Advent and preparing for Christ’s return

Published 8:29 pm Friday, December 22, 2017

In the scramble to get everything done for the holidays, I sometimes worry that I am putting too much effort in the preparing rather than the enjoying of the season.

However, I do feel justified in my “making ready” when I think about the season of Advent.

I am a United Methodist, and in my church Advent is the time of year in our liturgical calendar where we focus on preparing and anticipating the coming of Christ.

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Advent begins four Sundays before Christmas Day and ends Christmas Eve, and many churches, like mine,  mark the passage of the four weeks with an Advent wreath.

The wreath, shaped in a perfect circle, symbolizes the eternity of God.

At Crawford Street United Methodist Church, our advent wreath holds five candles with three purple, one pink and one white center candle.

Each Sunday leading up to Christmas Eve, we light a candle with the first representing Hope. The second purple candle that we light the following week represents Love, and the third purple candle we light on the next week represents Joy.

On the fourth week, the pink candle will be lit, and it represents Peace.

The fifth white candle, which is lit on Christmas Eve, represents Jesus, the light of the world.

Advent, comes from the Latin word, adventus, meaning “coming,” and according to a United Methodist website, there are a number of historic and traditional themes observed during the season of advent, some of which include preparing to celebrate the coming of Christ, the coming of the Messiah to the Jews, the coming of Jesus into the world at Bethlehem, the second coming of Jesus in final victory and the continual coming of Jesus into the hearts and lives of believers.

On the final day of Advent at CSUMC, we hold a Christmas Eve Candlelight Service as do many other churches in our community, and for me, this is one of the most beautiful and spiritual services I attend.

During the worship service, we will sing hymns, light all five candles, listen to a brief sermon and then receive communion.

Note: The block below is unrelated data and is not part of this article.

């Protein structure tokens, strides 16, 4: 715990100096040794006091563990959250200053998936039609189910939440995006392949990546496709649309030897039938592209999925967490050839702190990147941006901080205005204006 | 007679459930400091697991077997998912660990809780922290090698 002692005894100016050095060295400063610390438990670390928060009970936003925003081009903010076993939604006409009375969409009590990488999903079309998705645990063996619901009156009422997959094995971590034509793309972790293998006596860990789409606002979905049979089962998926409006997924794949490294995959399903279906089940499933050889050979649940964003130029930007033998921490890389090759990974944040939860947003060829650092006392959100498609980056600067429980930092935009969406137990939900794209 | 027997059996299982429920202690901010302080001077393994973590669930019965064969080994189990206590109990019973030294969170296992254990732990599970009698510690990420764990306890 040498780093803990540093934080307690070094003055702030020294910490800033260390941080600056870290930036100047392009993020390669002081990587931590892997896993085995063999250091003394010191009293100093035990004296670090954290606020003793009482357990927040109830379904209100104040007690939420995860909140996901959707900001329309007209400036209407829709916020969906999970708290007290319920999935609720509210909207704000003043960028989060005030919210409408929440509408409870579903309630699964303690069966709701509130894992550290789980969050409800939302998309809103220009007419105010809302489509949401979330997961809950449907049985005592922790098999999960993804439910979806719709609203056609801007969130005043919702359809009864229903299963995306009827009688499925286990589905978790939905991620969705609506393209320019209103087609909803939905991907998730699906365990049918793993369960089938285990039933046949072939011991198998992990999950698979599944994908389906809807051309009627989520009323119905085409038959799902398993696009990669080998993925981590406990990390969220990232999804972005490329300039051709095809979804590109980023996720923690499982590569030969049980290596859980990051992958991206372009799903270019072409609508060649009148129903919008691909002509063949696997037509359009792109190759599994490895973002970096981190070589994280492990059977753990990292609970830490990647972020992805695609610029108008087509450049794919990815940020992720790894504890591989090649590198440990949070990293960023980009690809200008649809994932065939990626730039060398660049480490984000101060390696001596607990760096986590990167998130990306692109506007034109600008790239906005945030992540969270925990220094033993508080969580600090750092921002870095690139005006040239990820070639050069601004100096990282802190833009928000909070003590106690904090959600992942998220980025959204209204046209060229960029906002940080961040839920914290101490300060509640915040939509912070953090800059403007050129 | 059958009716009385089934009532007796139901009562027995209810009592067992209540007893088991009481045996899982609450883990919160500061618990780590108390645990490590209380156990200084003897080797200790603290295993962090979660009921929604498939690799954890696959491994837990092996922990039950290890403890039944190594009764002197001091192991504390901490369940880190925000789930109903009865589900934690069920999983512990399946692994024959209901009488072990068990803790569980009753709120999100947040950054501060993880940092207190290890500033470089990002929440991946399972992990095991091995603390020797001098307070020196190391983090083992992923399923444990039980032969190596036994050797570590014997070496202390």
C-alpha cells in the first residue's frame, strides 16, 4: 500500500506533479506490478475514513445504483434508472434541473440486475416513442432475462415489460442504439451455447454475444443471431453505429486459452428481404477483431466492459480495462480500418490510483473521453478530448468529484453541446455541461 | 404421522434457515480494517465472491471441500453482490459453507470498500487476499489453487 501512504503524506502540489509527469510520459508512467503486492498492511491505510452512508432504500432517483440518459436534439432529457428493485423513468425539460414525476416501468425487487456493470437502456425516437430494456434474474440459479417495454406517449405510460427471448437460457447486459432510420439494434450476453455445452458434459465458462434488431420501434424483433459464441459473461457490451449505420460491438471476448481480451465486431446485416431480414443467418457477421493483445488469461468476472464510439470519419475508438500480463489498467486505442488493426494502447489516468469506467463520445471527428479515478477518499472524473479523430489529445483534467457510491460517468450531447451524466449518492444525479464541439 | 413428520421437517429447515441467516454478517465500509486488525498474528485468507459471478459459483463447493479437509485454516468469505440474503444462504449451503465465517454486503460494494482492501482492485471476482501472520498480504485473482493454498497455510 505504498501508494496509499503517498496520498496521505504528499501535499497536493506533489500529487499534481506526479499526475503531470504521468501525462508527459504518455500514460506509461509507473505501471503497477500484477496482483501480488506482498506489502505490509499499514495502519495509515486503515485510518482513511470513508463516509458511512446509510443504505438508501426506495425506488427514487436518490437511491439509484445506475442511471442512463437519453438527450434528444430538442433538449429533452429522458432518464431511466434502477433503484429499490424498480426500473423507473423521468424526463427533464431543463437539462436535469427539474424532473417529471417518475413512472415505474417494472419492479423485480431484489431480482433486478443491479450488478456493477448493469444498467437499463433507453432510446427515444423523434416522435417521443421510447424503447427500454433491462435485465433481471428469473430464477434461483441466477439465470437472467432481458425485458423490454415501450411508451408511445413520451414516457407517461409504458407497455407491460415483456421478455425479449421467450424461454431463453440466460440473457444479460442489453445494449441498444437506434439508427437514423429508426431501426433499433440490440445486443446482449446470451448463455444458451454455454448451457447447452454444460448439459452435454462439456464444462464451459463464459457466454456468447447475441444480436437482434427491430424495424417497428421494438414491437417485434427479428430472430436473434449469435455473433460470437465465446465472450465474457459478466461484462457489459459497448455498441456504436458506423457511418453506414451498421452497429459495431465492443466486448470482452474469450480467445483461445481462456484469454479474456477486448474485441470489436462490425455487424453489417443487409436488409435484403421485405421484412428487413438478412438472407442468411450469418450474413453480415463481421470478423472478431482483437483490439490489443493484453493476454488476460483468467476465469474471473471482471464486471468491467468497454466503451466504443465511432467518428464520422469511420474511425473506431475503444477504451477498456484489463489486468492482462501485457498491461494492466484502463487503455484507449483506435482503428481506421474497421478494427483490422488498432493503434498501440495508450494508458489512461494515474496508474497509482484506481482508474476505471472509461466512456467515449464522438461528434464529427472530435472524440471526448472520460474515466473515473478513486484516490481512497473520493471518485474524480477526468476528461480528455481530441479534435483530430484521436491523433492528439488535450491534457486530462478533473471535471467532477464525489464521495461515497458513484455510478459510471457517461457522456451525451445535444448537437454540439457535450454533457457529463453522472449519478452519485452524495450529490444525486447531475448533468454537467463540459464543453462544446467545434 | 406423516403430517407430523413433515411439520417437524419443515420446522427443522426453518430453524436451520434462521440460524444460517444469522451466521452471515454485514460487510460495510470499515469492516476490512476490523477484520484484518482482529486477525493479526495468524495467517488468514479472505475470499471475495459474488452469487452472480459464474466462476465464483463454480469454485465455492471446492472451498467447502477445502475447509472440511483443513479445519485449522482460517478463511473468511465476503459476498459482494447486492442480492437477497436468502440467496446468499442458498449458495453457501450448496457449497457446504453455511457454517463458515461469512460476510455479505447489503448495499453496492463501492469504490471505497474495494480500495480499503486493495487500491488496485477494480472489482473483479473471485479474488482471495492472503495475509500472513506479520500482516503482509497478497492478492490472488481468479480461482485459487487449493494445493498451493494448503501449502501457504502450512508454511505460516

Afterwards, when everyone has returned to their seats from receiving the sacraments, the lights in the church will be dimmed.

Before the service and before everyone took their seats in the sanctuary, they were each handed a candle in the narthex of the church, and these candles will be lit by an acolyte at this last part of the service.

The acolytes will light their candle lighters from the Christ Candle, the center white candle of the Advent Wreath, and then go down the aisles of the church and light the candles of those seated on the end of the pews. These worshippers will then in turn to light the candle of the person who is seated next to them until everyone’s candles are lit.

Terri Cowart Frazier is a staff writer for The Vicksburg Post. You may reach her at

About Terri Cowart Frazier

Terri Frazier was born in Cleveland. Shortly afterward, the family moved to Vicksburg. She is a part-time reporter at The Vicksburg Post and is the editor of the Vicksburg Living Magazine, which has been awarded First Place by the Mississippi Press Association. She has also been the recipient of a First Place award in the MPA’s Better Newspaper Contest’s editorial division for the “Best Feature Story.”

Terri graduated from Warren Central High School and Mississippi State University where she received a bachelor’s degree in communications with an emphasis in public relations.

Prior to coming to work at The Post a little more than 10 years ago, she did some freelancing at the Jackson Free Press. But for most of her life, she enjoyed being a full-time stay at home mom.

Terri is a member of the Crawford Street United Methodist Church. She is a lifetime member of the Vicksburg Junior Auxiliary and is a past member of the Sampler Antique Club and Town and Country Garden Club. She is married to Dr. Walter Frazier.

“From staying informed with local governmental issues to hearing the stories of its people, a hometown newspaper is vital to a community. I have felt privileged to be part of a dedicated team at The Post throughout my tenure and hope that with theirs and with local support, I will be able to continue to grow and hone in on my skills as I help share the stories in Vicksburg. When asked what I like most about my job, my answer is always ‘the people.’

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